Crit & Creative Thinking

Reflective Practices

Probably one of the things that teachers really struggle in is guiding or giving time for reflective practices at the end of lessons. We too are guilty of this!
Reflecting on a concept or topic is an essential skill students need to engage in constantly – not just at the end of term and the unit. It needs to be done virtually at the end of every lesson where a new concept has been introduced or learning activity has taken place. This gives the students an opportunity to ‘take a step back’ from all the new information hurled at them and to sort through what it is they have understood and what it is they need to ask help for. Teachers often tell parents that their students don’t ask for help and need to do so more often, but what if the student doesn’t even know what they need help with? What if they are so overwhelmed with new information that they think they get it, but in reality when it comes to applying it new circumstances they just can’t connect it all together.

Making reflection a part of the classroom routine is essential to teach and guide students to be able to stop and think about their learning and take responsibility and leadership in their knowledge construction.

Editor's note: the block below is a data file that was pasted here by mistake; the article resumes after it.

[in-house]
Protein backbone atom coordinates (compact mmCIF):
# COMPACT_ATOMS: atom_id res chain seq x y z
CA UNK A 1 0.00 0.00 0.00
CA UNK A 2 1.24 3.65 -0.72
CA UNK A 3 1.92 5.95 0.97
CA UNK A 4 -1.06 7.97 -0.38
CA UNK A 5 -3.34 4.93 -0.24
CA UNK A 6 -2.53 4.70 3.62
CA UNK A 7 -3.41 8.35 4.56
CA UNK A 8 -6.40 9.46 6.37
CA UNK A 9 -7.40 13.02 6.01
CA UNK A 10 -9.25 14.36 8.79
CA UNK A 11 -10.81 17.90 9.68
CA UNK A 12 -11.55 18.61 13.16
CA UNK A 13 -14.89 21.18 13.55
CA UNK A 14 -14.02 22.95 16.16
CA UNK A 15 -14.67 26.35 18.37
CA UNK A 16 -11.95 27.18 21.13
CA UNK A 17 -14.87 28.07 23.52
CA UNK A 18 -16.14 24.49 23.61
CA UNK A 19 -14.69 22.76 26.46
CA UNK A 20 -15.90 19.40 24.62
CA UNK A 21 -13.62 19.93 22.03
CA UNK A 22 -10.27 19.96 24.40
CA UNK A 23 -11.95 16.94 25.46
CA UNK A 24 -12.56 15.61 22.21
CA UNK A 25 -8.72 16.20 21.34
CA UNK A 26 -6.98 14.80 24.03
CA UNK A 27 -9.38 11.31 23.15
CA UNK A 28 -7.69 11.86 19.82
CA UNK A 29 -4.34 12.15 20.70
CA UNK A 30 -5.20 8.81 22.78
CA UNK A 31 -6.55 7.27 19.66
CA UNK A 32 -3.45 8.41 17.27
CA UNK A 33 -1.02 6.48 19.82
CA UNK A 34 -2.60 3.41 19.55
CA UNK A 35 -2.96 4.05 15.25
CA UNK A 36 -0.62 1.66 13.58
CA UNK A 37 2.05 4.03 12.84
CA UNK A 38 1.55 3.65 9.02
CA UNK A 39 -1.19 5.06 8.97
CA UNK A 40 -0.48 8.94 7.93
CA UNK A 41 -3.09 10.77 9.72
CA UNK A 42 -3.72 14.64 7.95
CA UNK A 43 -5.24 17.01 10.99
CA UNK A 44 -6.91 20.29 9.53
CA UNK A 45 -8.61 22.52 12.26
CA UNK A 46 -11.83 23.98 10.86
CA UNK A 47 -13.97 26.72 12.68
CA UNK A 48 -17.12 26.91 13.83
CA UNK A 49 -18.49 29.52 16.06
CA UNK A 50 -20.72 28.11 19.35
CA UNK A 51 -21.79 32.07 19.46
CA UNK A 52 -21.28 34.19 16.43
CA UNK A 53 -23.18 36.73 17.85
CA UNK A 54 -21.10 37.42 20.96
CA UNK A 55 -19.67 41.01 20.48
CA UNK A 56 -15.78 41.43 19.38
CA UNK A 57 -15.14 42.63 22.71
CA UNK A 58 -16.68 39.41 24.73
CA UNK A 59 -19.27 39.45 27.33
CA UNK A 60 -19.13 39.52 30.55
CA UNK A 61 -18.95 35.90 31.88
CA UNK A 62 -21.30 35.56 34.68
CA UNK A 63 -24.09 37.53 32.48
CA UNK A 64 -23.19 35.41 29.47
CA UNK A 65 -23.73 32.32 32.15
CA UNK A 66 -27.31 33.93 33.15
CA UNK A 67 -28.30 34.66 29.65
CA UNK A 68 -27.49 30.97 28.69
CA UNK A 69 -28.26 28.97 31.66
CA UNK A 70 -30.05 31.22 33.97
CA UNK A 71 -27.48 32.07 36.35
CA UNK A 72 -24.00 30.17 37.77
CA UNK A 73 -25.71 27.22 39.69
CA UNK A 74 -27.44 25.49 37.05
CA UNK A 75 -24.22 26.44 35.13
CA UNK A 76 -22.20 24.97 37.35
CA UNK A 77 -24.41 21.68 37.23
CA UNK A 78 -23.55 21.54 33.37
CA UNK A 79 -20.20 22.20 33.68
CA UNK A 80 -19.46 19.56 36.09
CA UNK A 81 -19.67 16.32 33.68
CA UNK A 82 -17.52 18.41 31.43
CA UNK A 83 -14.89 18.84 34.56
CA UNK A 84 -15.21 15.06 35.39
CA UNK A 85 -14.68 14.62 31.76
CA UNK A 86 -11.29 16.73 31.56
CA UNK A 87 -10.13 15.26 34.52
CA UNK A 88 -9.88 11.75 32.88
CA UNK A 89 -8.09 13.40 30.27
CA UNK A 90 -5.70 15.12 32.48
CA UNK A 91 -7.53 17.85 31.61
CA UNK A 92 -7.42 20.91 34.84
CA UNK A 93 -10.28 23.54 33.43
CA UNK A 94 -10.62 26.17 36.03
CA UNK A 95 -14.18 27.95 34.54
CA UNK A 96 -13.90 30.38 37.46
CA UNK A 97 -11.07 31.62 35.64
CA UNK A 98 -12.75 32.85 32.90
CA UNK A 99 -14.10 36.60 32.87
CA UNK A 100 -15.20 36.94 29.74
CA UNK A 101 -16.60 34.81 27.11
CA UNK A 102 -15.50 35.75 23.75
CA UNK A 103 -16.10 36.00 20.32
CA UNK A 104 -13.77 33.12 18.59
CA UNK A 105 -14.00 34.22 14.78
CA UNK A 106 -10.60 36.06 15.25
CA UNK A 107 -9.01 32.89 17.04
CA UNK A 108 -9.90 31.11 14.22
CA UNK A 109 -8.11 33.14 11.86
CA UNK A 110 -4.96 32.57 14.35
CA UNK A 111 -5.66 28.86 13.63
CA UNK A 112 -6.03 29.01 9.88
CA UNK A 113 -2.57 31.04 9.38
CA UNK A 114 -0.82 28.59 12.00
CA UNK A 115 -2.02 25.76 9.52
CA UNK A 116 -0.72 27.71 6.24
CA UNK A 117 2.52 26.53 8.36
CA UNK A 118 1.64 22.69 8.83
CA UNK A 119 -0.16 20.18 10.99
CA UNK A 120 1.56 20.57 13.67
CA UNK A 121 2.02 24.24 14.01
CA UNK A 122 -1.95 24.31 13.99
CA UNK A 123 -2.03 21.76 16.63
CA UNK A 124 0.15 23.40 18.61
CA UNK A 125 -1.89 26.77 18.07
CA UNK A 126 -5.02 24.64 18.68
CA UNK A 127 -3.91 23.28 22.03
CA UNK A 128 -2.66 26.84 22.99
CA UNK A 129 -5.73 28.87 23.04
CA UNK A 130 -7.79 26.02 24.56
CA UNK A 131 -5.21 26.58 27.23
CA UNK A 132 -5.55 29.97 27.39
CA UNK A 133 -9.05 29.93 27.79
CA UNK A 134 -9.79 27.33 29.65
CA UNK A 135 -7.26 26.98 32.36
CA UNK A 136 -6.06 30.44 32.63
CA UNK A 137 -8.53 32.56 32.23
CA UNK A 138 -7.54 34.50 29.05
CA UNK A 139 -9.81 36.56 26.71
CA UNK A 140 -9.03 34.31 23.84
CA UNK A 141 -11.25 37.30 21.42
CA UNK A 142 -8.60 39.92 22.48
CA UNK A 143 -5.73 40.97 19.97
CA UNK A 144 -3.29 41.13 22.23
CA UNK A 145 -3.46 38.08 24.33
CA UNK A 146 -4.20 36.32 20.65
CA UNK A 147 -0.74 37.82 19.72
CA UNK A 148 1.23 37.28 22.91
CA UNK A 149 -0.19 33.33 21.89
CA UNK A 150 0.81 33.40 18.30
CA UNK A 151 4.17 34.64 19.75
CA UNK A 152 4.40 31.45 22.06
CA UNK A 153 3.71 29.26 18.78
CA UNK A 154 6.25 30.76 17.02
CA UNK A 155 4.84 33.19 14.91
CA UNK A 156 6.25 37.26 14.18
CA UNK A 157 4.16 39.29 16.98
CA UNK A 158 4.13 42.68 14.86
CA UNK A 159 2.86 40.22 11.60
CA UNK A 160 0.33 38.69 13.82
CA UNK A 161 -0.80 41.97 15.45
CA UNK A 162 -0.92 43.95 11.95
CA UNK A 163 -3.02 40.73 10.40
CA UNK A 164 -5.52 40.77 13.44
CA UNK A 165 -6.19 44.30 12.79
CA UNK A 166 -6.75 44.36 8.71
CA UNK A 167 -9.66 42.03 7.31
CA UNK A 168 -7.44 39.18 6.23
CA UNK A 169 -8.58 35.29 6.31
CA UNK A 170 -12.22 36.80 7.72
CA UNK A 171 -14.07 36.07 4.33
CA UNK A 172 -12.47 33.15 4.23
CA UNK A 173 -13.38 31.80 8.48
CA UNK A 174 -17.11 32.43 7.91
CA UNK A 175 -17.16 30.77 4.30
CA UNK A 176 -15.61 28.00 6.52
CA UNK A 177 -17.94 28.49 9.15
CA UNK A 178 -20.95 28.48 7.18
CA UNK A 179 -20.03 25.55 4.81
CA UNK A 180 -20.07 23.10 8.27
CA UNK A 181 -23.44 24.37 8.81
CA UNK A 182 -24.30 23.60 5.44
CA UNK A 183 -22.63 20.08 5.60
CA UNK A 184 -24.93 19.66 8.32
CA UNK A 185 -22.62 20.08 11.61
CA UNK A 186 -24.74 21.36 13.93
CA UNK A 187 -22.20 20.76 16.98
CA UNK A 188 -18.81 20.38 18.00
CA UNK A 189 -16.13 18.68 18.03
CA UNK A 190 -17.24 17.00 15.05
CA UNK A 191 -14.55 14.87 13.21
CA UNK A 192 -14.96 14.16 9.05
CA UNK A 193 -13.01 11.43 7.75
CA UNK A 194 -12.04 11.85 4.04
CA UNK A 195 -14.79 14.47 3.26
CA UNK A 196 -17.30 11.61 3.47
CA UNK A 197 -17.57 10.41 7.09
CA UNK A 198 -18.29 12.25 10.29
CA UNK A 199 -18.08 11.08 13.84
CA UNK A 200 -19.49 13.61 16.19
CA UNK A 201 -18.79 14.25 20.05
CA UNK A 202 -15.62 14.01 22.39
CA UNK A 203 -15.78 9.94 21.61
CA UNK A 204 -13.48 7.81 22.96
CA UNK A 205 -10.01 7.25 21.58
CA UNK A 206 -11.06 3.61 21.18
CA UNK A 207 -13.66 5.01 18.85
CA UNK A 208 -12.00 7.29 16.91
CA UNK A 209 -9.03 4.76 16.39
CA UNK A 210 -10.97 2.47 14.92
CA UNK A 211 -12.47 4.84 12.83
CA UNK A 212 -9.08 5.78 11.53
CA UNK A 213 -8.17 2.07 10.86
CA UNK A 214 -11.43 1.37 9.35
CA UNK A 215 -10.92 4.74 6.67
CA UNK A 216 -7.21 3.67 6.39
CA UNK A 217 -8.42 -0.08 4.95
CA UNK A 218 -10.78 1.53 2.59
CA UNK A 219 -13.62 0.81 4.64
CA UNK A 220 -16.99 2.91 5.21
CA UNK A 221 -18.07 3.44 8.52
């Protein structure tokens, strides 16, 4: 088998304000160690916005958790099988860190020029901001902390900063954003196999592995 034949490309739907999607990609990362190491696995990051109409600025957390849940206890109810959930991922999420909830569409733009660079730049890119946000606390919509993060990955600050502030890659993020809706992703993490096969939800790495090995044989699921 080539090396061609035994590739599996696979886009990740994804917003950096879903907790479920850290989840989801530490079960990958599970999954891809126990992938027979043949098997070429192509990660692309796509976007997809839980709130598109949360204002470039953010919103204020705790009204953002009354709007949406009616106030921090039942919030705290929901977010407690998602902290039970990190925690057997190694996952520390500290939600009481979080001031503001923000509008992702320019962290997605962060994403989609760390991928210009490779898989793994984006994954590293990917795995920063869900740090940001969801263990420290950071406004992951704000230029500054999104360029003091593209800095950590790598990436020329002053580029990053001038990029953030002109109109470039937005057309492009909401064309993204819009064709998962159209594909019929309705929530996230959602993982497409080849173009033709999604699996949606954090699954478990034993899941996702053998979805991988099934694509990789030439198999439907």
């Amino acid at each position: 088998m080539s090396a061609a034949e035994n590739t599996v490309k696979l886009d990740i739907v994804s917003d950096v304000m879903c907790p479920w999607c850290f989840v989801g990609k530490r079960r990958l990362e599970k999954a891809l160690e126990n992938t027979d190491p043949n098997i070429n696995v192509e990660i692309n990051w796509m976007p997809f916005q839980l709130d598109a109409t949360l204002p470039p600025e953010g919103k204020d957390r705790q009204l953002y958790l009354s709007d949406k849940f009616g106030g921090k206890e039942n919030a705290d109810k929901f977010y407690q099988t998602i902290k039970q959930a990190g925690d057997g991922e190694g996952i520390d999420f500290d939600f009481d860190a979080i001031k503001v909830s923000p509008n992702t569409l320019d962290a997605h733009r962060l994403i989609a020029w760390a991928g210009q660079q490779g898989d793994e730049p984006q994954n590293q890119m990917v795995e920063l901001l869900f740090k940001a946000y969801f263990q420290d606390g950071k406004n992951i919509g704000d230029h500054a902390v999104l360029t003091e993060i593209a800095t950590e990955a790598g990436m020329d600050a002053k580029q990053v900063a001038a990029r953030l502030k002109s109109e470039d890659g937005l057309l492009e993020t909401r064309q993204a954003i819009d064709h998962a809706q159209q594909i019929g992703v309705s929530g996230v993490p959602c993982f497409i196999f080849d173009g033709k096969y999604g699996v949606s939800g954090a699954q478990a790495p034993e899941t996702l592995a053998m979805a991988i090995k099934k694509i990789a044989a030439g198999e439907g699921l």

All sounds good in theory. And we all know the benefits of it. So why don’t we do it?
That great big dirty word.


By the time you have introduced your lesson, review what you did last lesson, introduced the new concept/topic, given time to students to do a learning task associated with it, you’re already running into the next lesson or lunchtime trying desperately to get them to pack up after the bell. So how to fit it in?

We’ve come up with some simple methods. A reflection does not have to be a huge sit down and write essay responses to 10 questions. With appropriate questioning (get rid of ‘what I liked’ questions for now!) you can get a quick and easy reflection from students that help you to see what concepts have been grasped, and what ones you may need to re-teach to the whole class or perhaps just a small group or individual. The students then begin to get into a routine of being able to identify what new knowledge they’ve learned and what might be sticking points for them. We have made these reflective practice cards up so they may be printed in mass amounts and handed out quickly when needed, or they can be posted somewhere and answers can be made on a digital collaborative platform (like padlet or lino). If printed, we usually get the students to either pass them to us to review, or to stick them on the white board/ classroom twitter board – not to shame, but to facilitate discussions. Students can look at each other’s and maybe even help and explain concepts to those who weren’t sure about something in the lesson – an excellent form of collaboration and forming learning networks in the classroom.